An American woman, Page Queenan, lives and teaches in Kyoto, Japan. She meets a wealthy Japanese man, Kenji Tanaka, and quickly becomes involved with him, only to be drawn into his world- a world where money is no problem, or is it? Page suspects Kenji is being followed, and her suspicions become reality when he is kidnapped. Some quick thinking and detective work on her part helps to end the kidnapping, but the drama doesn’t end there. Page and Kenji’s relationship causes his family to question whether Page is only interested in Kenji’s money, and if she was possibly involved in the kidnapping. His family gradually comes to realize the seriousness of Kenji’s commitment to Page, but Page continues to have doubts that they will ever accept a gaijin as a suitable partner for their only son. They travel to Okinawa, London, and Boston, and their whirlwind romance becomes a strong and passionate union. Flying First class, staying in five star hotels, receiving jewelry from Cartier, and dresses from Chanel, is something Page has never experienced before, but even money can’t shield her from what is to come. Page and Kenji are determined to stay together as they deal with an attempted murder, accusations of infidelity, and revenge from an unexpected source, but being accepted in Kenji’s world could prove to be Page’s most difficult challenge of all.
By Bike Around Saigoku describes a journey along the Saigoku Kannon Buddhist pilgrimage route, undertaken in November 2011 on a folding bike. The book contains many colour photos of some of the most beautiful temples in Japan along a route that includes Amanohashidate, one of Japan's top internal tourist destinations. It goes through Kyoto, Nara and across and around Lake Biwa. It ends in a visit to Mt Hiei outside of Kyoto and the Enrakuji emple complex at the top of Mt Hiei.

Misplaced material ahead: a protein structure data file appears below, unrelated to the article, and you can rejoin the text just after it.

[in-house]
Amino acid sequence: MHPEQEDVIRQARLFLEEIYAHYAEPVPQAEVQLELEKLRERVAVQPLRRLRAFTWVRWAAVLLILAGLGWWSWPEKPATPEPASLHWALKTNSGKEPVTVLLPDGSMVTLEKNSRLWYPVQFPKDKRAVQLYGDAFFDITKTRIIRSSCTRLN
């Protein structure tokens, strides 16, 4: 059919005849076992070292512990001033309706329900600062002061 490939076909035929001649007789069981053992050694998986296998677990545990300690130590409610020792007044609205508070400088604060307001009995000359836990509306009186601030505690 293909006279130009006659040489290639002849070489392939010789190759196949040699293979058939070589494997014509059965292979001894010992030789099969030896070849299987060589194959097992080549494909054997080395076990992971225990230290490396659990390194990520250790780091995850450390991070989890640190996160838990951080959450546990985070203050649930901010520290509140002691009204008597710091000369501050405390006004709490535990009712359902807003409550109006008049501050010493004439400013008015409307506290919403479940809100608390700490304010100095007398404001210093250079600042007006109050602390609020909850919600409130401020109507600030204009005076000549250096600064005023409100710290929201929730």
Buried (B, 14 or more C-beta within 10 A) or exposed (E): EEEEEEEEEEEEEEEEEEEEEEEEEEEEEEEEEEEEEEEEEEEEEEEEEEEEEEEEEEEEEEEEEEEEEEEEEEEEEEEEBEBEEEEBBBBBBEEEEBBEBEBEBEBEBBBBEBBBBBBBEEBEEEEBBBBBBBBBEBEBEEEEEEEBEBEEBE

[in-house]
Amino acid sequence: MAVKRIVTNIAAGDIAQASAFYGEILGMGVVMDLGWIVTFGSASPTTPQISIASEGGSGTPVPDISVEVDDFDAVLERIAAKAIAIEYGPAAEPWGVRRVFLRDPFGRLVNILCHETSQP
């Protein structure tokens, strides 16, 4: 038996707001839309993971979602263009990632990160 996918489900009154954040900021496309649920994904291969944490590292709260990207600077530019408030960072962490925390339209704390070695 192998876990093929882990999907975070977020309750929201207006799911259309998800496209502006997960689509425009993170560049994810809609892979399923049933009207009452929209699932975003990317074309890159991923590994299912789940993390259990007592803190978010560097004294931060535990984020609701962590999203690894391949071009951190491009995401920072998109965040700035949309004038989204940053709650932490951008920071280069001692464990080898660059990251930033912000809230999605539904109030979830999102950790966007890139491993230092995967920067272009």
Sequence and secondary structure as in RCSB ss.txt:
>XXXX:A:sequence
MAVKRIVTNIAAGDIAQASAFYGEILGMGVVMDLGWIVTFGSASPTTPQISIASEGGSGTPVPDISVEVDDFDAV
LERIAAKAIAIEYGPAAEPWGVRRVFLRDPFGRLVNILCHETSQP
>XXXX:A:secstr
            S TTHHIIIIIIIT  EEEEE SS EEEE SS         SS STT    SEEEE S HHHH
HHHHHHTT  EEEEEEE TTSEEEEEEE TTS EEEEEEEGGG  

Plan Your Trip, Avoid the Crowds, and Experience the Real Japan
Author: Jonathan DeHart
Pubpsher: Hachette UK
From the world's busiest intersection to the most serene hot springs, modernity and tradition mingle in Japan. Experience the natural wonder and rich culture of a country unlike any other with Moon Japan. Inside you'll find: Flexible itineraries including a two week 'Best of Japan' and a week in and around Tokyo Strategic advice for spiritual seekers, anime fans, foodies, fashionistas, hikers, and more The top sights and unique experiences: Wander the shrines and temples of Ueno-koen park and stop in Tokyo National Museum for world-renowned Japanese art. Learn about samurai heritage in Sanmachi Suji or zazen meditation at the Buddhist temples of Kyoto, and get an unforgettable lesson in 20th century history at Hiroshima Peace Memorial Park Outdoor adventures: Hike the trails of Mt. Fuji or the river-filled valley of Kamikochi and relax in a communal onsen hot spring. Ski or snowboard at a world-class resort, surf in the Pacific off the coast of Shikoku, or dive along the coral reefs of Okinawa The best local flavors: Feast on ramen or an elaborate spread of sushi, sample fresh seafood at the world's largest fish market in Tokyo, and drink your way through the famed beer scene in Sapporo Honest insight from American expat and longtime Tokyo local Jonathan DeHart Full-color, vibrant photos throughout Detailed maps and useful tips for navigating public transportation Focused coverage of Tokyo, Mt. Fuji, Kanazawa, Kyoto, Kansai, Hiroshima and Miyajima, Okinawa, Tohoku and Hokkaido, Shikoku and Kyushu, and more Thorough background information on the landscape, wildlife, history, government, and culture Handy tools including health and safety tips, customs and conduct, and information for LGBTQ, female, and senior travelers, as well as families and travelers with disabilities With Moon's practical advice and insider tips, you can experience the best of Japan. Exploring more of Asia? Check out Moon Vietnam.